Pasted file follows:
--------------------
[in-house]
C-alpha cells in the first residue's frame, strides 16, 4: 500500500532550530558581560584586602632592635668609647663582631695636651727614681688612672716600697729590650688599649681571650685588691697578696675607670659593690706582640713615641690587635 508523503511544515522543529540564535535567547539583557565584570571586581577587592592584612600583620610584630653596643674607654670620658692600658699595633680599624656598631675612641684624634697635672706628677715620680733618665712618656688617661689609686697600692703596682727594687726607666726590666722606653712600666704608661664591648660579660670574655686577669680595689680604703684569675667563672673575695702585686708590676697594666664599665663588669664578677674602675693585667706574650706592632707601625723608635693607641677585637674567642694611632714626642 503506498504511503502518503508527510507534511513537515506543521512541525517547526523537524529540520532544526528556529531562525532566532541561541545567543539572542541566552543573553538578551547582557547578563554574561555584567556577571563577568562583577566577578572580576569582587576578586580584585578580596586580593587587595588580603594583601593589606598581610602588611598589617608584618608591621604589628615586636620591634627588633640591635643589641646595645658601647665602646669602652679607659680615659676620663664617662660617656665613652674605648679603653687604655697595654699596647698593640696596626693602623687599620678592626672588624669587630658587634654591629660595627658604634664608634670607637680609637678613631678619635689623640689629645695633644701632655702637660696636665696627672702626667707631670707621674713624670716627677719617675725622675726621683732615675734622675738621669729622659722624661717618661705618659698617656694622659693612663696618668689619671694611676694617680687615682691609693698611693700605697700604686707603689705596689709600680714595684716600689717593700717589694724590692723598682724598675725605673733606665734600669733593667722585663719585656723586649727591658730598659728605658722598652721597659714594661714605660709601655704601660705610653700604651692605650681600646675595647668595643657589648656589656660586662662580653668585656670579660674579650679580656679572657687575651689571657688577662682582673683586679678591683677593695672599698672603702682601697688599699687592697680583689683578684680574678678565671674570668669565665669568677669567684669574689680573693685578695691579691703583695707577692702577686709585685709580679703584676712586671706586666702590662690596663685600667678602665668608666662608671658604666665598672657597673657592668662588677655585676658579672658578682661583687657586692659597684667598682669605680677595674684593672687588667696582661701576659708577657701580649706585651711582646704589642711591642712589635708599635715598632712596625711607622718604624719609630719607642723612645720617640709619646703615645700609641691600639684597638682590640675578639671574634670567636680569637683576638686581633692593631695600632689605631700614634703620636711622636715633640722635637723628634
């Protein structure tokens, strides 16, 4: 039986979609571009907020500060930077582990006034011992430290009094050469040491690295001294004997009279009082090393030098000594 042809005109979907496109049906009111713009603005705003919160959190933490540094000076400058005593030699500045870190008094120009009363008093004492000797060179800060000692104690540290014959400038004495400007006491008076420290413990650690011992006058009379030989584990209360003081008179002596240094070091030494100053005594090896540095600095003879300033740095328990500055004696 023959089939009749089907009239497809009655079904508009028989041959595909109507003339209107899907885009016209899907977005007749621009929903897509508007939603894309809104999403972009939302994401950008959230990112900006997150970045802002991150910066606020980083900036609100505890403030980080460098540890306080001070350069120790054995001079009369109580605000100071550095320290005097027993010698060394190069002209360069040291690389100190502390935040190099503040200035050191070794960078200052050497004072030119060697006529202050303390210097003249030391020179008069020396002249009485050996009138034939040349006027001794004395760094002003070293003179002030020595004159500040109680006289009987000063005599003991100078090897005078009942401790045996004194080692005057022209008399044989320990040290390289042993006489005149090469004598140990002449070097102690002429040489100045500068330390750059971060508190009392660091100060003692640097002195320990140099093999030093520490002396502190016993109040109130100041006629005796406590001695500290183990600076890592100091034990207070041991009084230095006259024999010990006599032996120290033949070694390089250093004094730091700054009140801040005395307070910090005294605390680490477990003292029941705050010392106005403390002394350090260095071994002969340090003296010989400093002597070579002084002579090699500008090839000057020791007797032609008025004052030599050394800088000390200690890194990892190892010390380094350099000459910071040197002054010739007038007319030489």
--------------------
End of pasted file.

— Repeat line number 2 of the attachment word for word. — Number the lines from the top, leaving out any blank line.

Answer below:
C-alpha cells in the first residue's frame, strides 16, 4: 500500500532550530558581560584586602632592635668609647663582631695636651727614681688612672716600697729590650688599649681571650685588691697578696675607670659593690706582640713615641690587635 508523503511544515522543529540564535535567547539583557565584570571586581577587592592584612600583620610584630653596643674607654670620658692600658699595633680599624656598631675612641684624634697635672706628677715620680733618665712618656688617661689609686697600692703596682727594687726607666726590666722606653712600666704608661664591648660579660670574655686577669680595689680604703684569675667563672673575695702585686708590676697594666664599665663588669664578677674602675693585667706574650706592632707601625723608635693607641677585637674567642694611632714626642 503506498504511503502518503508527510507534511513537515506543521512541525517547526523537524529540520532544526528556529531562525532566532541561541545567543539572542541566552543573553538578551547582557547578563554574561555584567556577571563577568562583577566577578572580576569582587576578586580584585578580596586580593587587595588580603594583601593589606598581610602588611598589617608584618608591621604589628615586636620591634627588633640591635643589641646595645658601647665602646669602652679607659680615659676620663664617662660617656665613652674605648679603653687604655697595654699596647698593640696596626693602623687599620678592626672588624669587630658587634654591629660595627658604634664608634670607637680609637678613631678619635689623640689629645695633644701632655702637660696636665696627672702626667707631670707621674713624670716627677719617675725622675726621683732615675734622675738621669729622659722624661717618661705618659698617656694622659693612663696618668689619671694611676694617680687615682691609693698611693700605697700604686707603689705596689709600680714595684716600689717593700717589694724590692723598682724598675725605673733606665734600669733593667722585663719585656723586649727591658730598659728605658722598652721597659714594661714605660709601655704601660705610653700604651692605650681600646675595647668595643657589648656589656660586662662580653668585656670579660674579650679580656679572657687575651689571657688577662682582673683586679678591683677593695672599698672603702682601697688599699687592697680583689683578684680574678678565671674570668669565665669568677669567684669574689680573693685578695691579691703583695707577692702577686709585685709580679703584676712586671706586666702590662690596663685600667678602665668608666662608671658604666665598672657597673657592668662588677655585676658579672658578682661583687657586692659597684667598682669605680677595674684593672687588667696582661701576659708577657701580649706585651711582646704589642711591642712589635708599635715598632712596625711607622718604624719609630719607642723612645720617640709619646703615645700609641691600639684597638682590640675578639671574634670567636680569637683576638686581633692593631695600632689605631700614634703620636711622636715633640722635637723628634